What it is going to be for a long while - what it certainly is now - is a more or less random list of (a) things I happen to have come across and (b) have had time to record here. No real structure and no explanation of what the different publications are or why somebody might be interested in reading them.

Still, starting small is better than not starting at all. I’ll be adding things as we go along, with an initial focus on material that can be easily found online. If you happen to know of something that’s not already included here, please do get in touch in the comments box and let me know.

Chess and Dementia Index


Akbaraly T N, Portet F, Fustinoni S, Dartigues J-F, Artero S, Rouaud O, Touchon J, Ritchie K, Berr C  (2009)
Leisure Activities and the Risk of Dementia in the Elderly: Results from the Three-City Study, Neurology vol 73 no 11, 854-861

Abstract; Full text not currently available online

Dartigues J F, Foubert-Samier A, Le Goff M, Viltard M, Amieva H, Orgogozo J M, Barberger-Gateau P, Helmer C (2013)
Playing board games, cognitive decline and dementia: a French population-based cohort study, BMJ Open: 3

Hall C B, Lipton R B, Silwinski M, Katz M J, Derby C A, Verghese J (2009)
Cognitive Activities Delay Onset of memory Decline in Persons Who Develop Dementia, Neurology, vol 73 no 5, 356-361
Abstract; Full text

Hughes T F, Chang C-C H, Vander Bilt J, Ganguly M (2010)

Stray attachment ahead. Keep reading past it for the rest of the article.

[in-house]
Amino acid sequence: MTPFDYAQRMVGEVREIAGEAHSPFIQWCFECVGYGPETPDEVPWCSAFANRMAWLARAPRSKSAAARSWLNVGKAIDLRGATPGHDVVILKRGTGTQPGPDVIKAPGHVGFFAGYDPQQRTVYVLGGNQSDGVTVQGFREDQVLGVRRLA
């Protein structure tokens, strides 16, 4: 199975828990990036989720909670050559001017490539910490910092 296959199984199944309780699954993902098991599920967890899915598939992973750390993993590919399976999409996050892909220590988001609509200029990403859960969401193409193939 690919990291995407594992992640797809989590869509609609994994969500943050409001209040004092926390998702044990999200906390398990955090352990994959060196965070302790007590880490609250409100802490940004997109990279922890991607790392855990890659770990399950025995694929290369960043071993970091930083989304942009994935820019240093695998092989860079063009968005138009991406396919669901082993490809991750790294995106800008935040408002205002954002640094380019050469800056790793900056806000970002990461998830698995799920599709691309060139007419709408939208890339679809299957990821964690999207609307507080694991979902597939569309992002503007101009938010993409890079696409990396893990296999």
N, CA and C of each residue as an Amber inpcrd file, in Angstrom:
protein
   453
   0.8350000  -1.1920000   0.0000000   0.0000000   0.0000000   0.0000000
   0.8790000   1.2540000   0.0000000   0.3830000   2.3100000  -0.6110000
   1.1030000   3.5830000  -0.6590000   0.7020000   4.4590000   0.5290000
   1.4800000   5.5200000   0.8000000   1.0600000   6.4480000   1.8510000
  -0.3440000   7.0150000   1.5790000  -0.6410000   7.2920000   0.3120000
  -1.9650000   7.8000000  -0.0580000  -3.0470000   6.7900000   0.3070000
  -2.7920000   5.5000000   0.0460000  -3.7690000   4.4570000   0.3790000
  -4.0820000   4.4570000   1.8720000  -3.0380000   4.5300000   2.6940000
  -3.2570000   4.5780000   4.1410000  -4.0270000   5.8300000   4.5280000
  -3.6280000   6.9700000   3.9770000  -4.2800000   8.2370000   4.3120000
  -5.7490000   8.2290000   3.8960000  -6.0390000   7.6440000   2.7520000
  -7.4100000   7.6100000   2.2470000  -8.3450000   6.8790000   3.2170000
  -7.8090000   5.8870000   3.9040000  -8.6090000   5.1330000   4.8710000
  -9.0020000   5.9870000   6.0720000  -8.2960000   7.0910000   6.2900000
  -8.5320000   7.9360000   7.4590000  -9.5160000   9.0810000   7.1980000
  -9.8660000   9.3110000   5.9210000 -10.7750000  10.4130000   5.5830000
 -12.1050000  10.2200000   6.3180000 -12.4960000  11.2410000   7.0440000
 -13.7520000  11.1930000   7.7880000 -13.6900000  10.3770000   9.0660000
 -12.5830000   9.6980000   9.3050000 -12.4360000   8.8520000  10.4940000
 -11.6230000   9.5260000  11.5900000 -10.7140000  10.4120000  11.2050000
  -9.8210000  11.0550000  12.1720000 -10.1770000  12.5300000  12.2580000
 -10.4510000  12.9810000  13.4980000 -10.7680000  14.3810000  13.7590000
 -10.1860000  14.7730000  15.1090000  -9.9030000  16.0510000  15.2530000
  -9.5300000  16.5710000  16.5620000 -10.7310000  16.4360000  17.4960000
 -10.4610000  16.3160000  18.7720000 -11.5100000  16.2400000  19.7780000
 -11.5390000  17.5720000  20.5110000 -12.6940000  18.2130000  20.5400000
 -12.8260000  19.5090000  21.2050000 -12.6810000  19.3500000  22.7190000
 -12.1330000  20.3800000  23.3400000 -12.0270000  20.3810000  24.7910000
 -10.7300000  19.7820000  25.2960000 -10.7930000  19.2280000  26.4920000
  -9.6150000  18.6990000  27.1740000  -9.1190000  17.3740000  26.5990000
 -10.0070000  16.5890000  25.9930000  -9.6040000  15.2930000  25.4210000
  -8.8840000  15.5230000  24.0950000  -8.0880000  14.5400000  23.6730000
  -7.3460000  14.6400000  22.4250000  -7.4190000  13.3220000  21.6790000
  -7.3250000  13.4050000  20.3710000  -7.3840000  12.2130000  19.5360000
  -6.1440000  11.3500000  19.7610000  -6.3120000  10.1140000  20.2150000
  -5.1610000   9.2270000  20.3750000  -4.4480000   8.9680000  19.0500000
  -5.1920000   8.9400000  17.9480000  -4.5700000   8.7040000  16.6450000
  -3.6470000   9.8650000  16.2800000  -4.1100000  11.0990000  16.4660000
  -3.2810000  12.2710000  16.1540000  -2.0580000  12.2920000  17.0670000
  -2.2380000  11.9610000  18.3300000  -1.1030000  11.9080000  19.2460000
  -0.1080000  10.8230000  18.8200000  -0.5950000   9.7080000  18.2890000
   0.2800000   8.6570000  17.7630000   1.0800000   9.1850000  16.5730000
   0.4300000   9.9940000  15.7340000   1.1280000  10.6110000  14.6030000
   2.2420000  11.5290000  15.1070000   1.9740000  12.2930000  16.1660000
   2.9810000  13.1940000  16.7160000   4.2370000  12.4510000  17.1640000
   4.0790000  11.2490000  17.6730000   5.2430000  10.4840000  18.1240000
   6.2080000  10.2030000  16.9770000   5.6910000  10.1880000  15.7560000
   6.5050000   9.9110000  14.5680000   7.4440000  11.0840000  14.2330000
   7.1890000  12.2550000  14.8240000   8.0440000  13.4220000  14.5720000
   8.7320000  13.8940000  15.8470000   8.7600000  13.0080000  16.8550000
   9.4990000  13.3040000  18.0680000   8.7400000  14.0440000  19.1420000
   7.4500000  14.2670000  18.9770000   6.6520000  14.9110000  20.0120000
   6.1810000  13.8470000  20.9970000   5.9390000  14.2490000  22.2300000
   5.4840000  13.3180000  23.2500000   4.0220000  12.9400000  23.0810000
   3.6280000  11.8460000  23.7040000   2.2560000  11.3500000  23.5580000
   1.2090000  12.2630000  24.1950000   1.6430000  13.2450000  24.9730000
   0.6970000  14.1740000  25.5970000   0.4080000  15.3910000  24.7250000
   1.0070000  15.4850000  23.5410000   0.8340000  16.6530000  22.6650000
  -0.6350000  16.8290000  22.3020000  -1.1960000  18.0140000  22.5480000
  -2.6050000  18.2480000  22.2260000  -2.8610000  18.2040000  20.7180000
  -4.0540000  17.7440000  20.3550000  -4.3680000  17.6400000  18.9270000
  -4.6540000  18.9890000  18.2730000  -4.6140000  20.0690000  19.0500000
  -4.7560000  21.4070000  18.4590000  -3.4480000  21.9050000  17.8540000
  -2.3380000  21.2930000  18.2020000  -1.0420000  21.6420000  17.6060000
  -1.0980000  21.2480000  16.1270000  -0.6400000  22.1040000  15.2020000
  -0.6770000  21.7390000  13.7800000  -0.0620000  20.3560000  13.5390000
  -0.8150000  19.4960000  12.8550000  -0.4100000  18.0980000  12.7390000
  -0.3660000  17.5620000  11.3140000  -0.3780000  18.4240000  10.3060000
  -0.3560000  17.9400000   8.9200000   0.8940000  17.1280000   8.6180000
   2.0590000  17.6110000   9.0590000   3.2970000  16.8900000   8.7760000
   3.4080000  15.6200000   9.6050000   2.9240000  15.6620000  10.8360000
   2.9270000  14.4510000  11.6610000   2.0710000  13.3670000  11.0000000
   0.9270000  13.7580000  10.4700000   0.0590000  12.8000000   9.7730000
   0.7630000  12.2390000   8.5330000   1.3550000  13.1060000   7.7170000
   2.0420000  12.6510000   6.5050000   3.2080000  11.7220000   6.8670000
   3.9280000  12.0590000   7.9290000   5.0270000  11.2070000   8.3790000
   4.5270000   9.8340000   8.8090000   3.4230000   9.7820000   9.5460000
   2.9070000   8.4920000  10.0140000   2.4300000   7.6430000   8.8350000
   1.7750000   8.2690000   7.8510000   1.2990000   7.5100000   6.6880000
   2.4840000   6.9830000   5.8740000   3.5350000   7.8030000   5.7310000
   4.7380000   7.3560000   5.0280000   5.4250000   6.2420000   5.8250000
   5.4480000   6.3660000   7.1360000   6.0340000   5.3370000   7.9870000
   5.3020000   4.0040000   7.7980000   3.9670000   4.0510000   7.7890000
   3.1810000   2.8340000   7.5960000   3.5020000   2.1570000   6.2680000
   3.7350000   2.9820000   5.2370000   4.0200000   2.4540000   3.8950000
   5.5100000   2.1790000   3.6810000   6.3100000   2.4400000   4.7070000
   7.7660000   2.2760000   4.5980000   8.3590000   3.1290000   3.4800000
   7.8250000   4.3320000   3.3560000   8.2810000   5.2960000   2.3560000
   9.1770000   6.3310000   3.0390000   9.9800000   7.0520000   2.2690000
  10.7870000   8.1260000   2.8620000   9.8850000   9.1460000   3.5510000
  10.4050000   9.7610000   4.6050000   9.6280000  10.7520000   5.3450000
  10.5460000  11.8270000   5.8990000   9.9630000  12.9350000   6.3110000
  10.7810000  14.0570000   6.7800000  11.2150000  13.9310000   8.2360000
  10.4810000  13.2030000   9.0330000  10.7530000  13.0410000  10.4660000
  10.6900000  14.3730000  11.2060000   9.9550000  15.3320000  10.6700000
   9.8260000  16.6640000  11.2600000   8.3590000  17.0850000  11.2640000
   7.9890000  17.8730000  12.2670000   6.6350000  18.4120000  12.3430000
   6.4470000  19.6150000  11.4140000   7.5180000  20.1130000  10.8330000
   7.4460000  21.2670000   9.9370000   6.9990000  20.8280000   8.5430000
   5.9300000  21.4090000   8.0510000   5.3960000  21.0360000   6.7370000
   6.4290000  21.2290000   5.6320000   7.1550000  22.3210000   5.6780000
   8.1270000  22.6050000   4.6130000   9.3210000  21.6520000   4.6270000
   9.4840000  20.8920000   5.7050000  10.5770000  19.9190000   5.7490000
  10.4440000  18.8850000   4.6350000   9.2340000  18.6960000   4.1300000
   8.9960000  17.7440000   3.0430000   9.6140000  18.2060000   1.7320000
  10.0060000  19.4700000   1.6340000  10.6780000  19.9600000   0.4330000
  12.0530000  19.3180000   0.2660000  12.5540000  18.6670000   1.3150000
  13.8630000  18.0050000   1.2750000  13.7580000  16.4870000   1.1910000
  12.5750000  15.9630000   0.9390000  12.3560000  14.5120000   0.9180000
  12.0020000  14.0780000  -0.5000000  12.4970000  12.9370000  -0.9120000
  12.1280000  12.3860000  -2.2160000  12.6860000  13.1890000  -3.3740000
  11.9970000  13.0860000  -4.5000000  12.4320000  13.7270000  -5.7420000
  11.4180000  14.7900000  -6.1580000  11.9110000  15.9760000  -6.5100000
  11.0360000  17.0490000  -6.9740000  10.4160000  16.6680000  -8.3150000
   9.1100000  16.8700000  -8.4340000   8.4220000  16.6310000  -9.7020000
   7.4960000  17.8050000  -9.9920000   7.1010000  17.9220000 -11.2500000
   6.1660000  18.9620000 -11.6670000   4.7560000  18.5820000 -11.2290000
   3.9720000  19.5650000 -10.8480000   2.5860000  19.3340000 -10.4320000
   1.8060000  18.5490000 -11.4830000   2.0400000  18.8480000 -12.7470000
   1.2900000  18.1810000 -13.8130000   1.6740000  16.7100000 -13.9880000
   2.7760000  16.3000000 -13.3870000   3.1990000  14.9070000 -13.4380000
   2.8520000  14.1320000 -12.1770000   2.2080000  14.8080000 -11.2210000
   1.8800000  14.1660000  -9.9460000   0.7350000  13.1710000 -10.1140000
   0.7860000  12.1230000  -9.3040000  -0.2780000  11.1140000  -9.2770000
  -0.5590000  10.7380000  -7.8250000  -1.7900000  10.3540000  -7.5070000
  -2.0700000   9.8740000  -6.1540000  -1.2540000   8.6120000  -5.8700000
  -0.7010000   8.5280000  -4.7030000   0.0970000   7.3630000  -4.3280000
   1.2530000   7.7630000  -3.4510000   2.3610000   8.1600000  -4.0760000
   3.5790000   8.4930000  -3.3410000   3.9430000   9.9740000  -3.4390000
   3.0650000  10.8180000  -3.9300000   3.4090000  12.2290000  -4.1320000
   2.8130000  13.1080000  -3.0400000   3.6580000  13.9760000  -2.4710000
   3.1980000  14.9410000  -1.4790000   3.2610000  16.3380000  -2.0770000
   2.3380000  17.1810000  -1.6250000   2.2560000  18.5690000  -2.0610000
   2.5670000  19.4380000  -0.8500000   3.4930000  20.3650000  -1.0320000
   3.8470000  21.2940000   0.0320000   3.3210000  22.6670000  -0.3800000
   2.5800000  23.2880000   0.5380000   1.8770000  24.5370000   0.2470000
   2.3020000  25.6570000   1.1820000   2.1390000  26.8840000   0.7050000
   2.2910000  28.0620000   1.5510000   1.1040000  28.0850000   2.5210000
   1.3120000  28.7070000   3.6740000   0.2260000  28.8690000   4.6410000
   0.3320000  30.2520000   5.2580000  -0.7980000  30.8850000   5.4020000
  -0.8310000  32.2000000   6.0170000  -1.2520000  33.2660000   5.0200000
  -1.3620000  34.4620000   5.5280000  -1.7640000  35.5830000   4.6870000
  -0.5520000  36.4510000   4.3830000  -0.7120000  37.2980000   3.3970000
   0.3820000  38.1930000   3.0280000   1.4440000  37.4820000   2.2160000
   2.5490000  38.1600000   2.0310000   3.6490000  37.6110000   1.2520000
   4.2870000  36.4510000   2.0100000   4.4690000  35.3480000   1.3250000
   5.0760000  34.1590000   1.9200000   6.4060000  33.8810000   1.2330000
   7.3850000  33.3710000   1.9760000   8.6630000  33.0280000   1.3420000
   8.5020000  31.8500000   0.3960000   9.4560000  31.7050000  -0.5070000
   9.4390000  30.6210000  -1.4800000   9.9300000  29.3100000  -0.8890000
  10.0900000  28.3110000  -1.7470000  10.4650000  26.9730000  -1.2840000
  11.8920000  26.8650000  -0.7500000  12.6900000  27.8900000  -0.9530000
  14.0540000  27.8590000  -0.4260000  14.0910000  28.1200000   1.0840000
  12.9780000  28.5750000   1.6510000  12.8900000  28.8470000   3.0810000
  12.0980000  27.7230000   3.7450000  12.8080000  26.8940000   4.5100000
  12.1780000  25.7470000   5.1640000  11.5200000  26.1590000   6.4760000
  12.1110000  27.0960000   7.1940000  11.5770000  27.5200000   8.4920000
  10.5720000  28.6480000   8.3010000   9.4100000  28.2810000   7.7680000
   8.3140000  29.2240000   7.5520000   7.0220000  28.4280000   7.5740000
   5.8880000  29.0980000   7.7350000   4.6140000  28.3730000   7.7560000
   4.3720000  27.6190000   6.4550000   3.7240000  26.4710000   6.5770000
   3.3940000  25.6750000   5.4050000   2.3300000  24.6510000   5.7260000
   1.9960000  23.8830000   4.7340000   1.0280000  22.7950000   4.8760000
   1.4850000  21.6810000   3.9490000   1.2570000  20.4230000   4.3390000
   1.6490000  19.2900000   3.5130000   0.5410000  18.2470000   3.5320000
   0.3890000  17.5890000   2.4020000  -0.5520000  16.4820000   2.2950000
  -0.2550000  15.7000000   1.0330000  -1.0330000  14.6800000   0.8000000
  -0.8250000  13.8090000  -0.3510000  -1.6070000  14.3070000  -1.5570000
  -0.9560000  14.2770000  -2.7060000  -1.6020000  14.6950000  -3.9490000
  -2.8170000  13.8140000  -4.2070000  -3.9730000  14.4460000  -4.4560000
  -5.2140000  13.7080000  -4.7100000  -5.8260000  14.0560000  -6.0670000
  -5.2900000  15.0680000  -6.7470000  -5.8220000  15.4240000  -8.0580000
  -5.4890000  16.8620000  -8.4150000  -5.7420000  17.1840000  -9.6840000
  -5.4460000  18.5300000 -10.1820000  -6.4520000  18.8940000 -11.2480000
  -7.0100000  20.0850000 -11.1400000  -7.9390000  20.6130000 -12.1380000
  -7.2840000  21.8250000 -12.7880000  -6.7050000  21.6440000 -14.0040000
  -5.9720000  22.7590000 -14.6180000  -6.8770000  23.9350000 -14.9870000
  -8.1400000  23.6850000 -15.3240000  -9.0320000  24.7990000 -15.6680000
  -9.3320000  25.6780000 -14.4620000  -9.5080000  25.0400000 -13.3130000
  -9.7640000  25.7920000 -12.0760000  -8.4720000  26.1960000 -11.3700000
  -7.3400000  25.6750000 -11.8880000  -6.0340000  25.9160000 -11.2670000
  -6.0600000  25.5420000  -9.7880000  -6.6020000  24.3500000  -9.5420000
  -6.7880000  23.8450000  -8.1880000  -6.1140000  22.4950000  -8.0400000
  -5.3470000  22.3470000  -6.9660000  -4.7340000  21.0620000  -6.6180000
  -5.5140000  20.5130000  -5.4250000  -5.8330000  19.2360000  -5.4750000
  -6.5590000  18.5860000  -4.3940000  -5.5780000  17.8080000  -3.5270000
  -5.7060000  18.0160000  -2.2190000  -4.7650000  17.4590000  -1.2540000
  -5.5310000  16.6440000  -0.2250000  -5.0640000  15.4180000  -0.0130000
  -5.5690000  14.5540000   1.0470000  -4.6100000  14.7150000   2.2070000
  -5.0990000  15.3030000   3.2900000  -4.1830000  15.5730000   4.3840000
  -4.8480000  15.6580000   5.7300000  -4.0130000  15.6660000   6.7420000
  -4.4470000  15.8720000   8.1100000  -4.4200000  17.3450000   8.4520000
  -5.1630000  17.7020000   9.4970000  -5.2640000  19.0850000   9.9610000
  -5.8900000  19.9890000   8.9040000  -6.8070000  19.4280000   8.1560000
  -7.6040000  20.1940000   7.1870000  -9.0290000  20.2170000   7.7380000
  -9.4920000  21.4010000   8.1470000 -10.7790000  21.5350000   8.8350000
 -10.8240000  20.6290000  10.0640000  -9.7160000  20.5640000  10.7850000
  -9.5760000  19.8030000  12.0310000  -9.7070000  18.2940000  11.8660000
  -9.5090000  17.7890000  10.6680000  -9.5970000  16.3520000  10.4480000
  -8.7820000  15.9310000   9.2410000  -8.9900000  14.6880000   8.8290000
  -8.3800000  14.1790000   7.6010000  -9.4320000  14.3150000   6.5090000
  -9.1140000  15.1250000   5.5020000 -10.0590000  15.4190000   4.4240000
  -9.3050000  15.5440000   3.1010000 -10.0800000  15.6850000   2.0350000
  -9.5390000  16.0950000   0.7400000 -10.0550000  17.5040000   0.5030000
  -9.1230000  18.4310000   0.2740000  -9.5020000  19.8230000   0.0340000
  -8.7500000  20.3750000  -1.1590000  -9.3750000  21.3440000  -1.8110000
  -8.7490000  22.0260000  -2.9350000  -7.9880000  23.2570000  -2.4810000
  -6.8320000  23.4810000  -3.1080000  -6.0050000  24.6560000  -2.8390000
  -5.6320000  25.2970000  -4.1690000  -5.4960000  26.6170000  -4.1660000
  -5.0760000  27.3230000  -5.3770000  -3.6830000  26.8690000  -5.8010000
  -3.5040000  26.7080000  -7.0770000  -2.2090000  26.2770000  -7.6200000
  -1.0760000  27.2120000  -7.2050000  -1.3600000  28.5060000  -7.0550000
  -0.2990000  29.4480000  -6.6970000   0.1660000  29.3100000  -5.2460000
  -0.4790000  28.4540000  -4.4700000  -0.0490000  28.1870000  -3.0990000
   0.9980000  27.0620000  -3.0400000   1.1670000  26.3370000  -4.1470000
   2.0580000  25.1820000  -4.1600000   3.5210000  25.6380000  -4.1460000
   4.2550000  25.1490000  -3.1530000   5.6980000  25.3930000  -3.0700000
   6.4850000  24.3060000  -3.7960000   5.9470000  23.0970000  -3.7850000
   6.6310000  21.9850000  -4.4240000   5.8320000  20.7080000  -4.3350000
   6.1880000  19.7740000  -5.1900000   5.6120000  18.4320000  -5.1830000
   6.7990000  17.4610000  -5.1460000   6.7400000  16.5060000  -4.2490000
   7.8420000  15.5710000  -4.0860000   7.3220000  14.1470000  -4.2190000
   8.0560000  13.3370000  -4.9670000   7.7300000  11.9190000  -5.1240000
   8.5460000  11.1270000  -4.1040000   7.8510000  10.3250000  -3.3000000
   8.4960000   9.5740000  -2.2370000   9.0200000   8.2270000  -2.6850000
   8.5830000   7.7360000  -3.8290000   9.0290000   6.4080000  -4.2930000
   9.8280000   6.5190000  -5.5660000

Engagement in Reading and Hobbies and Risk of Incident Dementia: The MoVIES Project, The American Journal of Alzheimer’s Disease and Other Dementias, 25(5) 432-438
Abstract; Full Text

Sorman D E, Sundstrom A, Ronnlund M, Adolfsson R, Nilsson L-G (2013)
Leisure Activity in Old Age and Risk of Dementia: A 15-Year Prospective Study, Journals of Gerontology, Series B, Psychological Sciences and Social Sciences, vol 69 no 4, 493-501
Abstract; Full Text

Verghese J, Lipton R B,  Katz M J, Hall C B, Derby C A, Kuslansky G, Ambrose A F, Silwinski M, Buschke M (2003)
Leisure Activities and the Risk of Dementia in the Elderly New England Journal of Medicine 348 2508-2516

Wang H-X, Weili X, Jin-Jing P (2012)
Leisure Activities Cognition and Dementia, Biochimica et Biophysica Acta, vol 1822 no 3, 482-491
Abstract; Full text


Daviglus ML, Bell CC, Berrettini W, Connolly ES jr, Cox NJ, Dunbar-Jacob JM, Granieri EC, Hunt G, McGarry K, Patel D, Potosky AL, Sanders-Bush E, Silberberg D, Trevisan M (2010)
National Institutes of Health State-of-the-Science Conference statement: preventing alzheimer disease and cognitive decline, Annals of Internal Medicine, vol 153 no. 3, 176-181

Sense About Science: I’ve got nothing to lose by trying it

International Longevity Centre: Preventing Dementia: A Provocation

FIDE: Social Action Chess Commission: "SACC" Report, 85th FIDE Congress

Alzheimer’s Society Factsheets
What is dementia?
What is Alzheimer’s disease?
What is vascular dementia?
Am I at risk of developing dementia?
The progression of Alzheimer’s disease and other dementias

Alzheimer’s Society
Alzheimer's Research UK
Ask for Evidence
Bad Science
Sense About Science

Saturday, August 22, 2015